Healthcare News January 5, 2012

  • HHS rejects looser insurance rules in two states

    The Health and Human Services Department on Wednesday denied two more states’ requests to soften new rules that govern insurers’ spending.

    HHS denied Kansas’s and Oklahoma’s requests for adjustment to the healthcare law’s medical loss ratio (MLR) provisions. The law requires insurers selling policies to individuals to spend 80 percent of their premiums on medical costs, with the remaining 20 percent for profit and administrative costs.

    HHS has rejected MLR adjustments in eight states and approved them in six.

    Republican governors have asked for adjustments more often than their Democratic counterparts. Of the eight requests HHS has denied, seven came from GOP-led states and one from a Democratic governor. The department has approved requests from four Republicans and two Democrats.

    The healthcare law allows HHS to set an adjusted MLR in states where implementing the 80 percent standard immediately would drive insurers out of the state and undermine consumers’ access to insurance. HHS said it was not convinced that insurers would leave the markets in Oklahoma and Kansas.

    Oklahoma had asked for a 70 percent standard in 2012, which would increase to 75 percent in 2013. All plans in all states must meet an 80 percent MLR by 2014.

    Kansas wanted a 73 percent MLR this year and 76 percent in 2013.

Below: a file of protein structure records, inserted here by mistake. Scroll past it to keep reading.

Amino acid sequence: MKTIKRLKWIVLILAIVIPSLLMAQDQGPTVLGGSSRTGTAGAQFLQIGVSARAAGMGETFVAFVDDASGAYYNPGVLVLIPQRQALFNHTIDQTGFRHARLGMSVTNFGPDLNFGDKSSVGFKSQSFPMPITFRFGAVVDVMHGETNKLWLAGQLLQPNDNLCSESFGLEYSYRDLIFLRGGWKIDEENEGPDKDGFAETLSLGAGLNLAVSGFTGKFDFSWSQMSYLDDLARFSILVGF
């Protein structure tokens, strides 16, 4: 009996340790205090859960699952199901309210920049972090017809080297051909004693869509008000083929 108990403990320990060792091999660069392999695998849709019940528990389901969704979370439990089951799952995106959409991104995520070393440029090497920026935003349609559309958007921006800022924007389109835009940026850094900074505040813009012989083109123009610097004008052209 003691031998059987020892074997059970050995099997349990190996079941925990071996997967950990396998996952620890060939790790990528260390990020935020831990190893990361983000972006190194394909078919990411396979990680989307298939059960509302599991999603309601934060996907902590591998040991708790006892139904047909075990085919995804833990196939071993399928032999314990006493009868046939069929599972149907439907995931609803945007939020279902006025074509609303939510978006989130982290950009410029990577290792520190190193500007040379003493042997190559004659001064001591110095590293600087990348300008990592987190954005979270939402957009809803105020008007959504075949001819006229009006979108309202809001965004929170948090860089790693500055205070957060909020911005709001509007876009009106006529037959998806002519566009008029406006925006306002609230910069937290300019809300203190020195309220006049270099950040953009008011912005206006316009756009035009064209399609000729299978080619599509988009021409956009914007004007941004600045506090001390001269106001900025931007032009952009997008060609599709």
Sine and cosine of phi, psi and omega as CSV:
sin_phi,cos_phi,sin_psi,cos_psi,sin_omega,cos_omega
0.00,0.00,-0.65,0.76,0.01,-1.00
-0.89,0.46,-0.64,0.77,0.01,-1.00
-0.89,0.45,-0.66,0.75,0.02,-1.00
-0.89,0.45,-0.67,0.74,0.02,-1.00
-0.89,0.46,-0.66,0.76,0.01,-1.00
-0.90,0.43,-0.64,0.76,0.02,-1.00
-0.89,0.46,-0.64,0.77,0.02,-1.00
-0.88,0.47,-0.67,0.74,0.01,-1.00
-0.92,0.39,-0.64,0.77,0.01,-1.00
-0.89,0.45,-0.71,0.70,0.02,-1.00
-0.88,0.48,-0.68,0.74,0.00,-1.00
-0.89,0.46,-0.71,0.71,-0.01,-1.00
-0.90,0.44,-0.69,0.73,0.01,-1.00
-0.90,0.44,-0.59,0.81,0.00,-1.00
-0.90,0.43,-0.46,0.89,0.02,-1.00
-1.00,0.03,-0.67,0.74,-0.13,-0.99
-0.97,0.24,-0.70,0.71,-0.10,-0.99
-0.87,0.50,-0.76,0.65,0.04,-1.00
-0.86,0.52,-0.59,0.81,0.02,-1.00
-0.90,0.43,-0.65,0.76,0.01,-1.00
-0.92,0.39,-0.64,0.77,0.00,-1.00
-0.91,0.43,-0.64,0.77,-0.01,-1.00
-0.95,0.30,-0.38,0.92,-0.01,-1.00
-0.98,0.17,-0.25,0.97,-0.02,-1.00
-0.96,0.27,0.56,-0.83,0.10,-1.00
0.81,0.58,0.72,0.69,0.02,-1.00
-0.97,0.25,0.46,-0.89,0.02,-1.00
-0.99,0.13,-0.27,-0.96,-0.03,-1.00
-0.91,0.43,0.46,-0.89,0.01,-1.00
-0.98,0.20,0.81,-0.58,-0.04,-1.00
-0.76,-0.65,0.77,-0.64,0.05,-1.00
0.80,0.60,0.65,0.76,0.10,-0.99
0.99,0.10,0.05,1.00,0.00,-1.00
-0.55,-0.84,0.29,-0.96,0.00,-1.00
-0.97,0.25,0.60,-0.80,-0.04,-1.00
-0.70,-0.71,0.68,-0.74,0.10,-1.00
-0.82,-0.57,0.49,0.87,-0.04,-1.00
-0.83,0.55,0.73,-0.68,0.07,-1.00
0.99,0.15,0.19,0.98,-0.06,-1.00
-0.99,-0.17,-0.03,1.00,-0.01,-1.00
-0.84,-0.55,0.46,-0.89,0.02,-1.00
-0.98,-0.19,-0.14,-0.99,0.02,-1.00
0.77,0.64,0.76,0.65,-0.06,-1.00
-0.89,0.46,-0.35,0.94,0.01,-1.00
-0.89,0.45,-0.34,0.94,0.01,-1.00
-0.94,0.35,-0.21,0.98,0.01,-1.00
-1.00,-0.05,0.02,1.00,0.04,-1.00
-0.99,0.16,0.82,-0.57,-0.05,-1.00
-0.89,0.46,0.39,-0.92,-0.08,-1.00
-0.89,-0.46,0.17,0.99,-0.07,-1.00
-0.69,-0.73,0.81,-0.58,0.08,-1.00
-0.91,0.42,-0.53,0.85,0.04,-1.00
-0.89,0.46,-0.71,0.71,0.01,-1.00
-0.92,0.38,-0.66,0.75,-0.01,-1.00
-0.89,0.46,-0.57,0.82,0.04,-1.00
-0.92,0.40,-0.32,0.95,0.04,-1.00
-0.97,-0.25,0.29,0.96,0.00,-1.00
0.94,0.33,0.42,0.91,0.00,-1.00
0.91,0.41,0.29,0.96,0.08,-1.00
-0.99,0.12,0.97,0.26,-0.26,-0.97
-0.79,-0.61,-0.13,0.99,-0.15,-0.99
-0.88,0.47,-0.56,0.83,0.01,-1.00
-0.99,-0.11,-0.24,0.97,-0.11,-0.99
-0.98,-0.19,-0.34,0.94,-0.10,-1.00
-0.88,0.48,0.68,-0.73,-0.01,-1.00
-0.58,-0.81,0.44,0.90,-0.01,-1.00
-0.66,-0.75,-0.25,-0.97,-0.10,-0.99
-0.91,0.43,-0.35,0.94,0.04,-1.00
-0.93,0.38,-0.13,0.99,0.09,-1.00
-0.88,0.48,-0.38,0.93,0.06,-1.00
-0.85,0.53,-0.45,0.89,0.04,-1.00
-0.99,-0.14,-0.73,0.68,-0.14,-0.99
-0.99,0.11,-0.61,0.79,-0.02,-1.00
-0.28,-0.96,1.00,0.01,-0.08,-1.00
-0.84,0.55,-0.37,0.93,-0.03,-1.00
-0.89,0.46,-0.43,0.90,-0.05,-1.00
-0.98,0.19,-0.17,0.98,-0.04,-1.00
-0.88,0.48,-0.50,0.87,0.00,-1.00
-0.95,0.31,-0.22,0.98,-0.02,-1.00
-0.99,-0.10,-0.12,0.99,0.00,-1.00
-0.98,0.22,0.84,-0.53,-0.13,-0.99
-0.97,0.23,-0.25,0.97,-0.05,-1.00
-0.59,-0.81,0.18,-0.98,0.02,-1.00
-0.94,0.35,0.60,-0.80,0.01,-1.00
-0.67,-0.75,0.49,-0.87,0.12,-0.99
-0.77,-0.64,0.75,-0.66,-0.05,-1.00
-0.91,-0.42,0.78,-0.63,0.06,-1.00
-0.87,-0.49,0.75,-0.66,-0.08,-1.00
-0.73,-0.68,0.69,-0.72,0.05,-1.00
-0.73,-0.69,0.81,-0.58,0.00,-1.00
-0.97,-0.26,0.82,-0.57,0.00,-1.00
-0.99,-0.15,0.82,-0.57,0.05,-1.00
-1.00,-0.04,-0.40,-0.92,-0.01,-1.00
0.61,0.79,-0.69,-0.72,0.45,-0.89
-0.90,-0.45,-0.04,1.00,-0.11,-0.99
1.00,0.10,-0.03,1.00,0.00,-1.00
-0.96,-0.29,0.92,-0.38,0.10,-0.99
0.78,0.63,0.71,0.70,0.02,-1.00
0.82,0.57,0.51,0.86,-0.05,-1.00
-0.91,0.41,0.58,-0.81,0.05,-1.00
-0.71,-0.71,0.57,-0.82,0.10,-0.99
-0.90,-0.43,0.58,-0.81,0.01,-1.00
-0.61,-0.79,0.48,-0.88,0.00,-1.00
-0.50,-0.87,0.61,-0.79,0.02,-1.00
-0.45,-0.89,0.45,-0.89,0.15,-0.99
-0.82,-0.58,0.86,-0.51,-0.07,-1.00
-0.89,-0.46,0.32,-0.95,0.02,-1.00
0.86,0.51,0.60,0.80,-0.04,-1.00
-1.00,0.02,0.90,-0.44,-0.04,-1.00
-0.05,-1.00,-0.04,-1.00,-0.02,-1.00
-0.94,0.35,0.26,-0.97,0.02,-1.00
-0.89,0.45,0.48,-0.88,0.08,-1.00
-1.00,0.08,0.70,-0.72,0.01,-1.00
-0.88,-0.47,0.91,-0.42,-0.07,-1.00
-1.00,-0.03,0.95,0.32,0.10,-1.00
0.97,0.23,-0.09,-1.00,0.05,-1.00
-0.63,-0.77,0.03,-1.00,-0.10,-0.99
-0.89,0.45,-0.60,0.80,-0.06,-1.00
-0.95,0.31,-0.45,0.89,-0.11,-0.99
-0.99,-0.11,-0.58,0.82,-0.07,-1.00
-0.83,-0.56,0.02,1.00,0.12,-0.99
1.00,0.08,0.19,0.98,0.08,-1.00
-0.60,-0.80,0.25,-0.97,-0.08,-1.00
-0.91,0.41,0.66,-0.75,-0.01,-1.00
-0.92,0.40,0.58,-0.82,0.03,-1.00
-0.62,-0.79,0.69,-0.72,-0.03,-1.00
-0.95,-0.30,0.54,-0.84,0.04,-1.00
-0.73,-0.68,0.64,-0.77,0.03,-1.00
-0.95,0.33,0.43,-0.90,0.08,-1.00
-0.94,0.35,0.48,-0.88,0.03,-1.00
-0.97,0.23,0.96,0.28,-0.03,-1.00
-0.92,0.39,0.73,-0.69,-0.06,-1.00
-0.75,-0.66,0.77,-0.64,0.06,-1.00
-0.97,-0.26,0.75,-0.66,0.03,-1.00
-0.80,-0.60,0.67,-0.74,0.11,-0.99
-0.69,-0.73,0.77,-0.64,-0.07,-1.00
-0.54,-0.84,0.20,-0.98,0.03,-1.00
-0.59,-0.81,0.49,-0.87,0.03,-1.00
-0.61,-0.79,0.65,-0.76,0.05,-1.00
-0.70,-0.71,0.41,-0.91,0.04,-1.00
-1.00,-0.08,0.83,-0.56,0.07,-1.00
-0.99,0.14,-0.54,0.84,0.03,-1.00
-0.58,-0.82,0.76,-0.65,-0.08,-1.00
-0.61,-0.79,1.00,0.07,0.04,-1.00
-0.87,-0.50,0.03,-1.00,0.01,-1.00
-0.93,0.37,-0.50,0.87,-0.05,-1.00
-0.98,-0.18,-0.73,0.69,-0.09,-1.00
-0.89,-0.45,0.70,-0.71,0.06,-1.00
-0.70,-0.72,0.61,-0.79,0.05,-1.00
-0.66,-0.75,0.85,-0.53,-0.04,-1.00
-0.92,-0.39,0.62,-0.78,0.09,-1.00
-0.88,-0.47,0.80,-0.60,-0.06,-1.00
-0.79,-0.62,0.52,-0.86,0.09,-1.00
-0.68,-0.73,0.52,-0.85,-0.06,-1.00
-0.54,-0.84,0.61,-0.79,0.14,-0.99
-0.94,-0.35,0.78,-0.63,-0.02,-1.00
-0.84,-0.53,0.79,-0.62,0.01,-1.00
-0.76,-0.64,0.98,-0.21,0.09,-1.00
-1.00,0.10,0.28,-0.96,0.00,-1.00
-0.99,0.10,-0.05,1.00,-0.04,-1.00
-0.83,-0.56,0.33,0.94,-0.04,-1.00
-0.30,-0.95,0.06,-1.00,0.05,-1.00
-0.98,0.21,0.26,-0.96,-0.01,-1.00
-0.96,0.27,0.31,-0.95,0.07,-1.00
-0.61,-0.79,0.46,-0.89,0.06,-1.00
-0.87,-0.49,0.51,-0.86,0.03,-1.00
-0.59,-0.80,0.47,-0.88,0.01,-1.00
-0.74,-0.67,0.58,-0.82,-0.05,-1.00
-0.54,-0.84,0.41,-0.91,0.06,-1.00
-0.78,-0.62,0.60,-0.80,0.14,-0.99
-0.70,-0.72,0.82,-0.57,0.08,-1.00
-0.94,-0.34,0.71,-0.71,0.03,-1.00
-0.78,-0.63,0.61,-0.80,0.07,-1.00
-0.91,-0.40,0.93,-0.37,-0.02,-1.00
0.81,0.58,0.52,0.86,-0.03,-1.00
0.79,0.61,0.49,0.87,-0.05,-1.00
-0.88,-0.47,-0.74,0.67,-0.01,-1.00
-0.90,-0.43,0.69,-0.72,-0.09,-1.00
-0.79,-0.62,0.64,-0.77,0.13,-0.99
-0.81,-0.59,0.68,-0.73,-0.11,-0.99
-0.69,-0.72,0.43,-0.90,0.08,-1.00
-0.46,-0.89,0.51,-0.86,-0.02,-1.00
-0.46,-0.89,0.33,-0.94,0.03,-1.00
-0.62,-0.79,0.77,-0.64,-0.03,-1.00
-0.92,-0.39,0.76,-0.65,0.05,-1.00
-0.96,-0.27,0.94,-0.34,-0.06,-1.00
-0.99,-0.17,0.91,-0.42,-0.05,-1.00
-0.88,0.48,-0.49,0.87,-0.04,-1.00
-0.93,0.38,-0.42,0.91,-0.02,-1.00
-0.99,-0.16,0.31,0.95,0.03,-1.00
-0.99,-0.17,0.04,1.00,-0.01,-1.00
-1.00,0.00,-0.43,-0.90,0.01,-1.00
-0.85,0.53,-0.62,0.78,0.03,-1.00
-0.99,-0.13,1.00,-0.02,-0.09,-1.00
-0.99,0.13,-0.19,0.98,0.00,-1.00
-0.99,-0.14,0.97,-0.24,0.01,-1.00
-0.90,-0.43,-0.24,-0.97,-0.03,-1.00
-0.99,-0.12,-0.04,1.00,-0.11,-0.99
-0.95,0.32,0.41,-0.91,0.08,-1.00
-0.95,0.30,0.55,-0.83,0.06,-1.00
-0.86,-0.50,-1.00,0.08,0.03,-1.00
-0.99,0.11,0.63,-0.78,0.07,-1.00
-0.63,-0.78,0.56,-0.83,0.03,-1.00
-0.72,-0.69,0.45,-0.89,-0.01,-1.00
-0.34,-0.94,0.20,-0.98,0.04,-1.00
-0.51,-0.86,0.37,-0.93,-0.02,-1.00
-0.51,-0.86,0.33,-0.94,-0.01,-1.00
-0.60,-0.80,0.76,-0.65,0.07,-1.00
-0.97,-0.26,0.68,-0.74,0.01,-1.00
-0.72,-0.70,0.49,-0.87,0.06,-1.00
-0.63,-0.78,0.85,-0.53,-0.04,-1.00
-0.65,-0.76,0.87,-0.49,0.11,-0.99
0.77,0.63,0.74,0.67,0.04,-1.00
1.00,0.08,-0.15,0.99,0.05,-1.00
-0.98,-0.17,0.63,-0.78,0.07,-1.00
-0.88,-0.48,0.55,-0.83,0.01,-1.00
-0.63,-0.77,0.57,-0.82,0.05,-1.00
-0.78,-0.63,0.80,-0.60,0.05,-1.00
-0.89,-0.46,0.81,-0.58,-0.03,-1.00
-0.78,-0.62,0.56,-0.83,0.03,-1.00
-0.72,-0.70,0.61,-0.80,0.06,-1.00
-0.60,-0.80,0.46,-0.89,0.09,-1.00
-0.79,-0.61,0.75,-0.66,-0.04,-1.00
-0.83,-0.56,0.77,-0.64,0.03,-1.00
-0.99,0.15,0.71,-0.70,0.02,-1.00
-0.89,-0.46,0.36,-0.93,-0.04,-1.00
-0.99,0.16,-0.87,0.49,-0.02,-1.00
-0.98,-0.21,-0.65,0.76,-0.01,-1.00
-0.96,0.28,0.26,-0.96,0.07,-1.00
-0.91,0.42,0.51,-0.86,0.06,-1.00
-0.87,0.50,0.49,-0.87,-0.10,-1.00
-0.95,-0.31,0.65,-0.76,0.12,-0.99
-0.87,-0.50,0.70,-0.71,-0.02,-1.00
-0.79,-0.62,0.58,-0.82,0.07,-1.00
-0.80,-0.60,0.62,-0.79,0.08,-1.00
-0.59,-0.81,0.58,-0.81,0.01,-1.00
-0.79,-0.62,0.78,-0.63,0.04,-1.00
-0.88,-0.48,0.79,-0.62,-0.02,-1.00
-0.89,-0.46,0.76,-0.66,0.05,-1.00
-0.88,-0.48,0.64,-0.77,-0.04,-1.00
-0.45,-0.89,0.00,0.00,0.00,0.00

• Abortion-rights groups keep focus on Romney

    Rick Santorum’s sudden rise, fueled largely by evangelical Republicans, hasn’t knocked abortion-rights groups off of their attacks against Mitt Romney.

    Santorum has a staunchly conservative record on social issues, and his close second-place finish in Iowa on Tuesday was fueled largely by evangelicals. He won 57 percent of the caucus-goers who said abortion was their top issue, according to a Washington Post poll.

    But abortion-rights advocates were quick to attack Romney after the Iowa results were announced.

    “He might have scored points with a very narrow segment of voters in one state, but, if Romney becomes the nominee, he will have to start explaining those views to voters in battleground states during the general election,” NARAL Pro-Choice America said in a statement. “We will make sure that Romney’s extreme views — and his flip-flops on this issue — are a liability.”

    NARAL communications director Ted Miller said the group focused on Romney in part because he was the actual winner. But the group is also concerned that Santorum’s popularity with social conservatives could leave the impression that Romney is more moderate on abortion.

  • News bites: Santorum links ‘ObamaCare’ to fascism

    ThinkProgress has the video of Rick Santorum, in his Iowa concession speech, comparing Medicaid and healthcare reform to the rise of fascism.

    The Washington Post picks out five dates to watch this year in the implementation of President Obama’s healthcare law.

    Florida is still aggressively pressing its case for an adjustment to the healthcare law’s medical loss ratio provisions, LifeHealthPro reports.

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